Recapturing escaped fish from marine aquaculture is largely unsuccessful: alternatives to reduce the number of escapees in the wild

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Title: Recapturing escaped fish from marine aquaculture is largely unsuccessful: alternatives to reduce the number of escapees in the wild
Authors: Dempster, Tim | Arechavala-Lopez, Pablo | Barrett, Luke T. | Fleming, Ian A. | Sanchez-Jerez, Pablo | Uglem, Ingebrigt
Research Group/s: Biología Marina
Center, Department or Service: Universidad de Alicante. Departamento de Ciencias del Mar y Biología Aplicada
Keywords: Aquaculture | Fish farm | Gadus morhua | Salmo salar | Salmon
Knowledge Area: Zoología
Issue Date: Mar-2018
Publisher: Wiley
Citation: Reviews in Aquaculture. 2018, 10(1): 153-167. doi:10.1111/raq.12153
Abstract: Farmed fish that escape and mix with wild fish populations can have significant ecological and genetic consequences. To reduce the number of escaped fish in the wild, recapture is often attempted. Here, we review the behaviours of escapees post‐escape, and how recapture success varies with escaped fish size, the size of the initial escape event and recapture methods. Success rates of fishing gears varied among species, with gill‐nets and coastal barrier nets most effective for recapture of salmonids. Recapture success was strongly negatively correlated with both fish size and the number of fish escaped, regardless of species. Recapture success was universally low across all studied species (8%). Numerous tracking studies of escaped fish indicate that recapture efforts should be initiated within 24 h of an escape incident for highest recapture success. However, most large escape events are due to storms, which mean recapture efforts rarely start within this timeframe. Recapture of escaped fish is broadly ineffective in marine habitats, with rare exception. High bycatch rates during ineffective recapture attempts imply that large‐scale recapture efforts should be weighed against the possibility of affecting wild fish populations negatively. We suggest three alternative approaches to reduce escapee numbers in wild habitats: (i) protect populations of predatory fish around sea‐cage farms from fishing, as they prey upon smaller escapees; (ii) construct impact offset programmes to target recapture in habitats where escapees can be efficiently caught; and (iii) ensure technical standards are legislated so that fish farmers invest in preventative technologies to minimize escapes.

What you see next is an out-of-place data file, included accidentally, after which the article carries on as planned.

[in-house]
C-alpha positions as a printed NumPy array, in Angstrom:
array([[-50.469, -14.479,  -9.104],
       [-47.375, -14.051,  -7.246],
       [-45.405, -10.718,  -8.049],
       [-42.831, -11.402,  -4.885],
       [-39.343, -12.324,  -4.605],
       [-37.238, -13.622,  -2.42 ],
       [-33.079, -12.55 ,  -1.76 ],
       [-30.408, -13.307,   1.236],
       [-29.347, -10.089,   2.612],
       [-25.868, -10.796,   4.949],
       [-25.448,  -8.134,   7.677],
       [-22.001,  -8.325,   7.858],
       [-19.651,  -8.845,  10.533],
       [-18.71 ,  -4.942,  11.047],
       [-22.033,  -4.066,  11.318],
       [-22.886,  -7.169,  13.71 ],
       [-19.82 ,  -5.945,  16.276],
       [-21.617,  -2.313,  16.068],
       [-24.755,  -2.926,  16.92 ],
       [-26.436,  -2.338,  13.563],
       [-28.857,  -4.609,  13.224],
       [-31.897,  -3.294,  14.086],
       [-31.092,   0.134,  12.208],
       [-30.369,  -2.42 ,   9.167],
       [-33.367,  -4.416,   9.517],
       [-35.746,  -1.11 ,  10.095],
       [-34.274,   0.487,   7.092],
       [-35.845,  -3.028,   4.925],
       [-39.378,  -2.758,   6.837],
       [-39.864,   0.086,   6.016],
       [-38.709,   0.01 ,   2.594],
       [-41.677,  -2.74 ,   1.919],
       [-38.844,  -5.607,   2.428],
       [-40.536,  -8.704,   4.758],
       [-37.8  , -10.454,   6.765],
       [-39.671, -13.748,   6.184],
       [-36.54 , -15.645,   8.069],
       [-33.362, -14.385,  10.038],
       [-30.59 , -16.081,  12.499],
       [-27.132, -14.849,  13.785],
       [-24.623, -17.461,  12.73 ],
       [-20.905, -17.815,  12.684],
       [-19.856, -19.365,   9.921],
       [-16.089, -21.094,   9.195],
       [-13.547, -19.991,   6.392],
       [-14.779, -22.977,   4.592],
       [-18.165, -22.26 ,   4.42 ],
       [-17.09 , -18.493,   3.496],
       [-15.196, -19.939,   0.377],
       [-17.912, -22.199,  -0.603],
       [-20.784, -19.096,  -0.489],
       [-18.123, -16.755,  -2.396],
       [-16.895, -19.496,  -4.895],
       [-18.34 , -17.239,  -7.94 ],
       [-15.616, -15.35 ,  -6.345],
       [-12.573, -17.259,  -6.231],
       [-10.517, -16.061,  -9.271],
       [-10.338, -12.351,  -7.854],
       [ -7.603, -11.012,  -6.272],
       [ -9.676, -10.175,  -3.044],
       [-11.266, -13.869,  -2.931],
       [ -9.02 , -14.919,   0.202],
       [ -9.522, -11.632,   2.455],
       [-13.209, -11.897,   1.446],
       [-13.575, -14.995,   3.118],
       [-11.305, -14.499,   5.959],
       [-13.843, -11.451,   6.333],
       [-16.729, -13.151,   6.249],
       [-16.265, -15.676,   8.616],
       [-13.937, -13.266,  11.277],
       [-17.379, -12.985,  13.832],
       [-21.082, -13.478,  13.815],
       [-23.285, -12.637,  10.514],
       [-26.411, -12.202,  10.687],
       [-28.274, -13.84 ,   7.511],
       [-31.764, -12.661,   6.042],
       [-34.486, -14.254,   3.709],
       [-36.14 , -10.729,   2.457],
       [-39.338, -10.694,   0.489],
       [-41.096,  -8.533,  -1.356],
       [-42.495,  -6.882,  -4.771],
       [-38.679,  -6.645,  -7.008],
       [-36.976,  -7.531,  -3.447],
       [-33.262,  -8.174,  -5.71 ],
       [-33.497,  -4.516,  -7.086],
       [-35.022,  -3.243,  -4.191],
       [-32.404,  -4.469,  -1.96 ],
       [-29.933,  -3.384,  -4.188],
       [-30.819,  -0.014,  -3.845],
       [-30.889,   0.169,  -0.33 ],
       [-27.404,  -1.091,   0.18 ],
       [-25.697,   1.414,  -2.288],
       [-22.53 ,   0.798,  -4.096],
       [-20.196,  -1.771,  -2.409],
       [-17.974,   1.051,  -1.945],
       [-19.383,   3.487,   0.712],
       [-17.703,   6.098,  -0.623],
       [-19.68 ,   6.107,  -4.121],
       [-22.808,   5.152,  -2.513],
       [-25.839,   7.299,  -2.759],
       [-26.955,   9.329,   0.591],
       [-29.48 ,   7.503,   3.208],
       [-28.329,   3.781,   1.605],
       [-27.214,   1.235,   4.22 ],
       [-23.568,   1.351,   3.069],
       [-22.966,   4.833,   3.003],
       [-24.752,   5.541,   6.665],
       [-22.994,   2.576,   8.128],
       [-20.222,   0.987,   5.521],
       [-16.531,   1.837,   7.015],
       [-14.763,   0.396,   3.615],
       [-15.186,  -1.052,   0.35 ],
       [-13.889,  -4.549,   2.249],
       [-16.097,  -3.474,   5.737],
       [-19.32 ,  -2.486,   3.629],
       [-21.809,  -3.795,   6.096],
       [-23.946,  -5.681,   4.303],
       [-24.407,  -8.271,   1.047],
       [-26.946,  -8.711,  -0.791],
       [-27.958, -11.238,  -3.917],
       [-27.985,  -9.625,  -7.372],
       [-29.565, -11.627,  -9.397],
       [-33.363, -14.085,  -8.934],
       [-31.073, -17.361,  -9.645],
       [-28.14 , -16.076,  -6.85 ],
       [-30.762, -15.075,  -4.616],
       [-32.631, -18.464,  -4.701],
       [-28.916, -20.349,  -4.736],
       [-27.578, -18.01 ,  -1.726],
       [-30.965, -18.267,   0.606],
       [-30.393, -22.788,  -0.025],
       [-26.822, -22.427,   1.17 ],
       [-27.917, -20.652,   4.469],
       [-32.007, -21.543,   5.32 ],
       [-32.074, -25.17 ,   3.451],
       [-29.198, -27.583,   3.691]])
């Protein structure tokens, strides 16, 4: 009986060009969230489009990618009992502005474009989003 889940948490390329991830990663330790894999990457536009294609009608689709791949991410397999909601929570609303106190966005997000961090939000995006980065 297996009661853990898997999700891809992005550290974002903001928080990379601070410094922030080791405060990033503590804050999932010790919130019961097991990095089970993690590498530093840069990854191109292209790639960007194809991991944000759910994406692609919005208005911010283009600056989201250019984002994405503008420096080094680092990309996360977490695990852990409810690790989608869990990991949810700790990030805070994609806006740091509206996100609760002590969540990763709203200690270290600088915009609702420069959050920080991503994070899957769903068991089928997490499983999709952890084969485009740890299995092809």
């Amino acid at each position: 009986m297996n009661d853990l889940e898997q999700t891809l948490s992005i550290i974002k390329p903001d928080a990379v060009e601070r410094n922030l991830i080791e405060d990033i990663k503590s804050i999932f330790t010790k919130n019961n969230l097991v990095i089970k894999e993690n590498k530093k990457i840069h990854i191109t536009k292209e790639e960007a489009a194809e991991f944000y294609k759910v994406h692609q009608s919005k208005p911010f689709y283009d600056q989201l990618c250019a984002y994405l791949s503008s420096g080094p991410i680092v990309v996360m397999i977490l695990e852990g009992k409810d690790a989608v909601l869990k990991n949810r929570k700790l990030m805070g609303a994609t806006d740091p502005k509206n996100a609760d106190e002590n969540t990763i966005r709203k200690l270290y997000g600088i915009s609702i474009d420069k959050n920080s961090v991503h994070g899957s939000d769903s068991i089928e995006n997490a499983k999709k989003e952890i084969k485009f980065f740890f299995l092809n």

ISSN: 1753-5123 (Print) | 1753-5131 (Online)
DOI: 10.1111/raq.12153
Language: eng
Type: info:eu-repo/semantics/article
Rights: © 2016 Wiley Publishing Asia Pty Ltd
Peer Review: si
Publisher version:
Appears in Collections:INV - BM - Artículos Científicos / Scientific Papers

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